Poetry in brief
Sunday 21 February 1999
The poems in Stephen Romer's third book are even more pared down than usual, as befits their fastidious study of love and loss. Many of them revolve around the attempt to "construct a grammar of recovery / based on untenable articles / and in the teeth of 'good advice'" ("Tribute"). The end of a relationship means "being forced to disassemble you / into everything else that I love" ("A Lesson in Materialism"). Romer's range is impressive, encompassing the mystical, the learned, the humorous and the down-to-earth, and delighting in "philosophies of natural being". Most contemporary poems can be read once, and sucked dry. These quietly yield up more at each reading.
The Laurelude by W N Herbert (Bloodaxe pounds 8.95)
Scottish poetry has lost three of its senior citizens recently (George Mackay Brown, Norman MacCaig, Iain Crichton Smith) but continues in excellent shape with a younger generation that includes Kathleen Jamie, Don Paterson and W N Herbert. Herbert ranges widely over Scottish history and verse forms, rehabilitating doggerel and political satire, happy to mix up high and low culture in a big postmodernist bowl. His title poem attempts an ambitious, surreal marriage between the worlds of Stan Laurel (born in the southern Lakes) and that of Wordsworth's Prelude. Cultural chaos rules, also a serious effort to renew the lyric and the visionary in the midst of media madness. Herbert writes equally well in English and in Scots, though I wish his spellings were less eccentric. Bloomian "anxiety" is cited in his epigraph, and lit crit gets incorporated into his poems too, a pre-emptive strike which pays rather low dividends. By and large I preferred the shorter poems in this cornucopia to the bravura sequences and metamorphoses, though there are fine things throughout.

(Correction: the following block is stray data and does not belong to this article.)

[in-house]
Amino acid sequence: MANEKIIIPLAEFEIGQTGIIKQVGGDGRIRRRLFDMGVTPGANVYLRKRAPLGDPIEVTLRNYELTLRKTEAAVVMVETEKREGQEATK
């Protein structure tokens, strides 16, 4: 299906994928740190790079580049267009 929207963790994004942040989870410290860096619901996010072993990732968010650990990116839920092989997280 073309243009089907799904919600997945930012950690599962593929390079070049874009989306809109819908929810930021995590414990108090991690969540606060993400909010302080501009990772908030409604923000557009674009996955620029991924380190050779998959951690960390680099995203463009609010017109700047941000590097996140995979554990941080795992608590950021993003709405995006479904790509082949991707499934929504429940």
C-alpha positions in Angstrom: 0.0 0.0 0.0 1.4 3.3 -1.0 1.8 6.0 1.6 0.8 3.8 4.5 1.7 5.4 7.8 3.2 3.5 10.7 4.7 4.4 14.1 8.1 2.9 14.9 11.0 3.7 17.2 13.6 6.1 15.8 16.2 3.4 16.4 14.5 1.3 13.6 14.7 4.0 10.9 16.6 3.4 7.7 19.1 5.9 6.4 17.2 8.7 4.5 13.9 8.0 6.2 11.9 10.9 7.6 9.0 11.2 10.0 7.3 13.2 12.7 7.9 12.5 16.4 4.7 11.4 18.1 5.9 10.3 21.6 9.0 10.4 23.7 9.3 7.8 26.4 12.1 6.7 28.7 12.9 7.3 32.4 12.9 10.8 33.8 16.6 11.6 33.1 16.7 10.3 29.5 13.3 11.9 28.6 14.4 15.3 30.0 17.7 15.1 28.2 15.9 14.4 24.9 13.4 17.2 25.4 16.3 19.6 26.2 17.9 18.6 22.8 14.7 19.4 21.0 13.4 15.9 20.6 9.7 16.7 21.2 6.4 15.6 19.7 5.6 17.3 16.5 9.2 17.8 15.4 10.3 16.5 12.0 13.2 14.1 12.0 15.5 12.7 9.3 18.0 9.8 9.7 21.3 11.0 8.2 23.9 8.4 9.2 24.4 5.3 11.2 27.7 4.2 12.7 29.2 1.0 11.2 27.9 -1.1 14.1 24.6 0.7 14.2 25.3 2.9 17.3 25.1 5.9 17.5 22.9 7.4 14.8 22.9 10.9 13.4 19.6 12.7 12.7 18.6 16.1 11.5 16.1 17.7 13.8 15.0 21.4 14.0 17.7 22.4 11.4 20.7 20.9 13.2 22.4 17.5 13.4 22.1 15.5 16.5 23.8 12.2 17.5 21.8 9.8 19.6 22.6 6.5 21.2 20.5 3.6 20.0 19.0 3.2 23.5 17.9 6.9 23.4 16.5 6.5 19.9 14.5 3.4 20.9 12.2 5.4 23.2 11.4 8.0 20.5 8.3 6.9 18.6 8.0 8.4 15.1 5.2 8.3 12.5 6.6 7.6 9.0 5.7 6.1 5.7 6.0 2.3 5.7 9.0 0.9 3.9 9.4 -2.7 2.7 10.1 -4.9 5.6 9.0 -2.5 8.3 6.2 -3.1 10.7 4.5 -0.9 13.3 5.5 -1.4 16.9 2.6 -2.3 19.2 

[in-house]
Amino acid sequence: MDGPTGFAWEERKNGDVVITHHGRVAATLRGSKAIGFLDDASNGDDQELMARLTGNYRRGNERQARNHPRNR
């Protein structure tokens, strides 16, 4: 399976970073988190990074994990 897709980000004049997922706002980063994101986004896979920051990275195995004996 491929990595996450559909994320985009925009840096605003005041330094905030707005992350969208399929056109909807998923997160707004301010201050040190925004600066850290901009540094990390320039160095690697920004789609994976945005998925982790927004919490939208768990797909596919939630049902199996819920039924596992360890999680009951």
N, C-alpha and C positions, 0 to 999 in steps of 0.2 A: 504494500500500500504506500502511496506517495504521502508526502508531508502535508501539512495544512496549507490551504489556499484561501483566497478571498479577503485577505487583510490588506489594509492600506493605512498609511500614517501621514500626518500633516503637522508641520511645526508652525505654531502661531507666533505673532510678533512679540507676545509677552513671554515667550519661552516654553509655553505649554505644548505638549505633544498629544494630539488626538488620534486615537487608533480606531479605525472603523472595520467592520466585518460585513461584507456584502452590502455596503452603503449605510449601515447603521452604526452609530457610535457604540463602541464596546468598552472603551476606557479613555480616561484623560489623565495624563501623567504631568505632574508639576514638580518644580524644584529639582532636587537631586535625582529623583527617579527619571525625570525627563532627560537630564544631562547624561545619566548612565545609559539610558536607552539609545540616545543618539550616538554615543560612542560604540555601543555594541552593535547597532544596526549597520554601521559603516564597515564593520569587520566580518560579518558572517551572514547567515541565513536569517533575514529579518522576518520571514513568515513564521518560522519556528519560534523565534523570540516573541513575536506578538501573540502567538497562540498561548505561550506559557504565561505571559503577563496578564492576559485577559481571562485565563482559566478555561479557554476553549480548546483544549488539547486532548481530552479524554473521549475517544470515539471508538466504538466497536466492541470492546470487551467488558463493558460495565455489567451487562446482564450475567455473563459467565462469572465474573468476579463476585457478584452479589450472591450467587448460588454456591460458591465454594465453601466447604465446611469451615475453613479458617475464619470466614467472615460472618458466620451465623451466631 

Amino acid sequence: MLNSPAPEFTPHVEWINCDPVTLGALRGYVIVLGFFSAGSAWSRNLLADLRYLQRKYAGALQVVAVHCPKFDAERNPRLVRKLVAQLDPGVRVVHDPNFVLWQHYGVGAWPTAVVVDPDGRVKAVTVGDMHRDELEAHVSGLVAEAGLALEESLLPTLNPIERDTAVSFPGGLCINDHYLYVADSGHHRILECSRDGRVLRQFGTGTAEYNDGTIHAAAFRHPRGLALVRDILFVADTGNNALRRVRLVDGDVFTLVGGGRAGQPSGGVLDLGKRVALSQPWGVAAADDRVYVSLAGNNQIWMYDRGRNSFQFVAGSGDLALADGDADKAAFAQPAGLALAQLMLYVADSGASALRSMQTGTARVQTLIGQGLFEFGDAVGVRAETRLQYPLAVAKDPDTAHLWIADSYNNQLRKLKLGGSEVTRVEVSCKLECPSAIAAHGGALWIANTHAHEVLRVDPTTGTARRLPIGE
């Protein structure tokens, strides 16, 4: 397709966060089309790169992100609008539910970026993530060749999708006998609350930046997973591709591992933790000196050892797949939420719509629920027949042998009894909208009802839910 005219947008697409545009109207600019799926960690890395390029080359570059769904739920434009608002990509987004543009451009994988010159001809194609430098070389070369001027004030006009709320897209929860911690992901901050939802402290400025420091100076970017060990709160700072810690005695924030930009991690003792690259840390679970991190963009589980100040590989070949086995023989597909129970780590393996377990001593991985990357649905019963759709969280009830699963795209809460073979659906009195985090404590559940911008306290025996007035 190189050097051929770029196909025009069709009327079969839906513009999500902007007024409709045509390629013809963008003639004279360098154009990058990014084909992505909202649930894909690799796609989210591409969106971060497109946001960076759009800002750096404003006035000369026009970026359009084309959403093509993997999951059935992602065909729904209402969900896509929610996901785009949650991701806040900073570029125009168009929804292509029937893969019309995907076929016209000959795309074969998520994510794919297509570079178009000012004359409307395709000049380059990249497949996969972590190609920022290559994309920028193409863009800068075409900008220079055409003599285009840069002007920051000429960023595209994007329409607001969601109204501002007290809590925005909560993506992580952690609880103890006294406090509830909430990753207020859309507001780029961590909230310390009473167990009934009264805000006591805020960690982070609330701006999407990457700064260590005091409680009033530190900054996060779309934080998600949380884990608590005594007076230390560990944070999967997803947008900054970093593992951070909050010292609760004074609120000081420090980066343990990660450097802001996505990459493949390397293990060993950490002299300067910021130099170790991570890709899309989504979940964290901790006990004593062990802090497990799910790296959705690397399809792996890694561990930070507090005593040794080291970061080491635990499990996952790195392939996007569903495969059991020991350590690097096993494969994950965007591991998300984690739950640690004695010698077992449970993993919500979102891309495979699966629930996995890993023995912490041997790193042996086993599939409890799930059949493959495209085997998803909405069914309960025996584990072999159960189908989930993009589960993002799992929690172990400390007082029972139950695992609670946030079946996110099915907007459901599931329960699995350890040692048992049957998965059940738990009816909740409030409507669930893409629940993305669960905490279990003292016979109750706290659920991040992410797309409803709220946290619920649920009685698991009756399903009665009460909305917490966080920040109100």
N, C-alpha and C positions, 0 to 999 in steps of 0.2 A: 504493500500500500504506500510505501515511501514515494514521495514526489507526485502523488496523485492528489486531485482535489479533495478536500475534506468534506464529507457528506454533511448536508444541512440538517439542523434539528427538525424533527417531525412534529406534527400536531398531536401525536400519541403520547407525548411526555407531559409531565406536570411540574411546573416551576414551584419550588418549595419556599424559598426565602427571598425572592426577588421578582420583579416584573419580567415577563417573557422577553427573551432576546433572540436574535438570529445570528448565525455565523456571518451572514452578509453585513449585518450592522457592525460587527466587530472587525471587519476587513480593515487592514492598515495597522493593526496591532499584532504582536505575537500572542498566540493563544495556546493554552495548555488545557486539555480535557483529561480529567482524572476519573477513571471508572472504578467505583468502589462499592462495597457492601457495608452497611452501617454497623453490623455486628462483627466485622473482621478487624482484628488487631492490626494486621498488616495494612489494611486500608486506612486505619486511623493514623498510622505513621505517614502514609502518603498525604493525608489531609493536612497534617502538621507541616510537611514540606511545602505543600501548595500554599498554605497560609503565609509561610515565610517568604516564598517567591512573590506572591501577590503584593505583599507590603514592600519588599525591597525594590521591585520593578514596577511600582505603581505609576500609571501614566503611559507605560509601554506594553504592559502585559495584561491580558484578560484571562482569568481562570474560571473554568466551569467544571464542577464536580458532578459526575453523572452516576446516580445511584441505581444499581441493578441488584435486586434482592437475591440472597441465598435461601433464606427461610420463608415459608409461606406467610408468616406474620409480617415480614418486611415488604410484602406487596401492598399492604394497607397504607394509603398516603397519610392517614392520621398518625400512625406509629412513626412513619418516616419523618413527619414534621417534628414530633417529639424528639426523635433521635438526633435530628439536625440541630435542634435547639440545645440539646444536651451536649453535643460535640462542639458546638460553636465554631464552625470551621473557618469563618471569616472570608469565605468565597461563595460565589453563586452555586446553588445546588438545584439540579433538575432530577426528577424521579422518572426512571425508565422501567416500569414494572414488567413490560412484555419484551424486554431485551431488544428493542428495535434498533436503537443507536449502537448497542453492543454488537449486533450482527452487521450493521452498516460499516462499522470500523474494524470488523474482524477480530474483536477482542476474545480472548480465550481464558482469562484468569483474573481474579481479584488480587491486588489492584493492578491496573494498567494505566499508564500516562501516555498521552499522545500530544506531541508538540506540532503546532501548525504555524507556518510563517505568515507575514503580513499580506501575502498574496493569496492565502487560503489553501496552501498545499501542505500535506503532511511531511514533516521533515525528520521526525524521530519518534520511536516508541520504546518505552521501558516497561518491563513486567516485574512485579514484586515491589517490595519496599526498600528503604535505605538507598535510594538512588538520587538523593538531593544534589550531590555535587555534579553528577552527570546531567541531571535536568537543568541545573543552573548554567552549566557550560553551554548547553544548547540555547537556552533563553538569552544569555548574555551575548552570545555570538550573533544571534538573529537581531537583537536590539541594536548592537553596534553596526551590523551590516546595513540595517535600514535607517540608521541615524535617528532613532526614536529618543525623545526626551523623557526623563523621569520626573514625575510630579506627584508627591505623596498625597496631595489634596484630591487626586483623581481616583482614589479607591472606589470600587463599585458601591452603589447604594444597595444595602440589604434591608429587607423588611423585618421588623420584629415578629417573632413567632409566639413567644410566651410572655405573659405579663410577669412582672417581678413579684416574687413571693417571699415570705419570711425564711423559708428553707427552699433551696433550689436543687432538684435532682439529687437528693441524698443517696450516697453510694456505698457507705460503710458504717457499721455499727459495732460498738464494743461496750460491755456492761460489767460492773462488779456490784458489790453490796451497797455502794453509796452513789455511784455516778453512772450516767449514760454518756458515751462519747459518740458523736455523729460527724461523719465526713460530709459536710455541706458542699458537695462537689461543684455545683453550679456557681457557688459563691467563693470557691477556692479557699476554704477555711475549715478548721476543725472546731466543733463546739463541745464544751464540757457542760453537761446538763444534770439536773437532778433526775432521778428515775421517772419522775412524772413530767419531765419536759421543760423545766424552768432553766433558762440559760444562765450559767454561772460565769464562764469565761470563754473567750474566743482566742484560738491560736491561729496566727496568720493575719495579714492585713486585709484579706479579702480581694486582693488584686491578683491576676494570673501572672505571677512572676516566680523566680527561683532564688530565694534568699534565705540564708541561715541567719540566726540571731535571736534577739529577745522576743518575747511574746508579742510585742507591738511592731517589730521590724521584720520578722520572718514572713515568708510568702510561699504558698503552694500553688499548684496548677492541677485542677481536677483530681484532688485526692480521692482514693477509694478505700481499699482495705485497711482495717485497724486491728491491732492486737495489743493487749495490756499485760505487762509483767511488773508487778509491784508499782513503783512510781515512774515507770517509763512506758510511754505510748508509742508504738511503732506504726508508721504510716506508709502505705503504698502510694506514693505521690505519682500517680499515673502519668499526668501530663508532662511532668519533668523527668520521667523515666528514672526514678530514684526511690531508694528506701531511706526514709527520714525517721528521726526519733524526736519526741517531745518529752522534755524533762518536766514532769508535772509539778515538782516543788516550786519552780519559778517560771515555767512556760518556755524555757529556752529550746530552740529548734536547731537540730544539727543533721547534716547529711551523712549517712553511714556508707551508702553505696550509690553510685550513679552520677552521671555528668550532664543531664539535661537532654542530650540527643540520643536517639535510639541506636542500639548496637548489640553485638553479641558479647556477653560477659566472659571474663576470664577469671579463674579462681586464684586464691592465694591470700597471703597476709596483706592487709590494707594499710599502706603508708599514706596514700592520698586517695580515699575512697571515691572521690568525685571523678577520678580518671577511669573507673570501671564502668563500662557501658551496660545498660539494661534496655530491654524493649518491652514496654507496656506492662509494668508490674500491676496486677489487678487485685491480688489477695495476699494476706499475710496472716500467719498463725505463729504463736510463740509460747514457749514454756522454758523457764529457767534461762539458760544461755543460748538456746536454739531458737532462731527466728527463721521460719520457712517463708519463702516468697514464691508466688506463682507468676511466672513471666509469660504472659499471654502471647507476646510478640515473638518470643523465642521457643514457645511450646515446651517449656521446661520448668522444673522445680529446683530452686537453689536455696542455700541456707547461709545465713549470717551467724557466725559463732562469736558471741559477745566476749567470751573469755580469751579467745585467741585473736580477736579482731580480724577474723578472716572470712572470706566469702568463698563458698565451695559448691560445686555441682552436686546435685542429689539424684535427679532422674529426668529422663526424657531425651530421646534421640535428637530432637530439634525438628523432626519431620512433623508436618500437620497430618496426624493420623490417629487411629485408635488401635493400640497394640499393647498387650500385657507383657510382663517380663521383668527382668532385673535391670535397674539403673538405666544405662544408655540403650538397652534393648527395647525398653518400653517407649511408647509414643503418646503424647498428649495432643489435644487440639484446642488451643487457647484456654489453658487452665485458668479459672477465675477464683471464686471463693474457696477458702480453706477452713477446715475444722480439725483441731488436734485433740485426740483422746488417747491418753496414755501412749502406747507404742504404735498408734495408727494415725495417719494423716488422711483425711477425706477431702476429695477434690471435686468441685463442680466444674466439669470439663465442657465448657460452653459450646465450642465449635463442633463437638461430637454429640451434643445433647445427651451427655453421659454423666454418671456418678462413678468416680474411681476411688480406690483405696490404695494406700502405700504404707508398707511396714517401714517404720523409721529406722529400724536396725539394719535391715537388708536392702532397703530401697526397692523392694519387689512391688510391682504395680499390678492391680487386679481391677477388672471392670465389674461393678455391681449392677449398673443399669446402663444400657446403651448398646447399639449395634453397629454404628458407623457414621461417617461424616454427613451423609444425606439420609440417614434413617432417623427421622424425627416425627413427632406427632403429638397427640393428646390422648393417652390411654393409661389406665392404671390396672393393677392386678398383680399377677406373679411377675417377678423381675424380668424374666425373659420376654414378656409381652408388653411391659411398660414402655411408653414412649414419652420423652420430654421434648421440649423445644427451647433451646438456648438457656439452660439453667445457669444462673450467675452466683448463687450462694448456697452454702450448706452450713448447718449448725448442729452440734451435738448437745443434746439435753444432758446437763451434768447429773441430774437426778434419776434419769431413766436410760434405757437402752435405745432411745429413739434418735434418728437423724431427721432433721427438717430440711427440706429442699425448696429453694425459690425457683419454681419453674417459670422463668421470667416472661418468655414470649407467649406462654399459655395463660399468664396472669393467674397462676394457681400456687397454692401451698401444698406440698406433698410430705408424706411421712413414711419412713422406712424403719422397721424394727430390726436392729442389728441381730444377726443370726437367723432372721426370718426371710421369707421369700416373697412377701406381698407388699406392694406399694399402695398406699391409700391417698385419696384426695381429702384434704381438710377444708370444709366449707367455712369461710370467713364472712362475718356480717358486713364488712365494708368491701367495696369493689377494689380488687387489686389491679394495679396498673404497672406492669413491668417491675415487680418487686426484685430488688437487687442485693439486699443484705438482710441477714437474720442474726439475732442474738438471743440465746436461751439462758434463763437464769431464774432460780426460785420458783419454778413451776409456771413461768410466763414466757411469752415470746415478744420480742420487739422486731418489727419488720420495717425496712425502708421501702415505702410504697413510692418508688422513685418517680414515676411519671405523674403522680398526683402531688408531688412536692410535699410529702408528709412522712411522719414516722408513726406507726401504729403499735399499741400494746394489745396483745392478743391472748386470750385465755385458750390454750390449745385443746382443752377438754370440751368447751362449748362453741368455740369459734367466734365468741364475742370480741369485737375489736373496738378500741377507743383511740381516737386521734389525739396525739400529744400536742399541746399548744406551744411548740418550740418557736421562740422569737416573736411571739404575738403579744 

Prometheus by Tony Harrison (Faber pounds 8.99)
"Fire and poetry, two great powers / That make the so-called gods' world ours." This is the text of Harrison's latest poem-film, a full-length feature which tracks the promethean myth of fire through ancient and modern times. A preface tells us about Harrison's long study of Greek myth, poetry, and socialism, which are the triple pillars of this enterprise. He also enthuses about the "poetry of film", quite rightly, though whether it can take this weight of words, and the unwieldy mix of high and low speech that is put into the actors' mouths, we shall only find out when we see it on the screen. He has done heroic things with iambics in the past: I worry about their increasingly didactic thump.
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